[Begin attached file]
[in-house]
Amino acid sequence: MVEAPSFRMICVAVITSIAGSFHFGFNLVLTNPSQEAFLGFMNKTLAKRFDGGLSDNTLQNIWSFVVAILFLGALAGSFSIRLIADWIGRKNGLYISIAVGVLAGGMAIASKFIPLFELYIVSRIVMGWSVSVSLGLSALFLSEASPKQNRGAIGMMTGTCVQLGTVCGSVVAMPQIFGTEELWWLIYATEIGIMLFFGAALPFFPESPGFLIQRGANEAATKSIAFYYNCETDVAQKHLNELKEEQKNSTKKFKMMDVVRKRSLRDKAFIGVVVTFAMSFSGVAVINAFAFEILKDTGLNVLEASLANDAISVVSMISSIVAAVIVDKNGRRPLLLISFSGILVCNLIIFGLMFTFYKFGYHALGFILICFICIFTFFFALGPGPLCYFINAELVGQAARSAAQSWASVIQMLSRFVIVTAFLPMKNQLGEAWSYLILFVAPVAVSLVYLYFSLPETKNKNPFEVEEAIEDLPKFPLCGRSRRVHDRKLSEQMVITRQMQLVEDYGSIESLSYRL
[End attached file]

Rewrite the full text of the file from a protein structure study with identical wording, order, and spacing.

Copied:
[in-house]
Amino acid sequence: MVEAPSFRMICVAVITSIAGSFHFGFNLVLTNPSQEAFLGFMNKTLAKRFDGGLSDNTLQNIWSFVVAILFLGALAGSFSIRLIADWIGRKNGLYISIAVGVLAGGMAIASKFIPLFELYIVSRIVMGWSVSVSLGLSALFLSEASPKQNRGAIGMMTGTCVQLGTVCGSVVAMPQIFGTEELWWLIYATEIGIMLFFGAALPFFPESPGFLIQRGANEAATKSIAFYYNCETDVAQKHLNELKEEQKNSTKKFKMMDVVRKRSLRDKAFIGVVVTFAMSFSGVAVINAFAFEILKDTGLNVLEASLANDAISVVSMISSIVAAVIVDKNGRRPLLLISFSGILVCNLIIFGLMFTFYKFGYHALGFILICFICIFTFFFALGPGPLCYFINAELVGQAARSAAQSWASVIQMLSRFVIVTAFLPMKNQLGEAWSYLILFVAPVAVSLVYLYFSLPETKNKNPFEVEEAIEDLPKFPLCGRSRRVHDRKLSEQMVITRQMQLVEDYGSIESLSYRL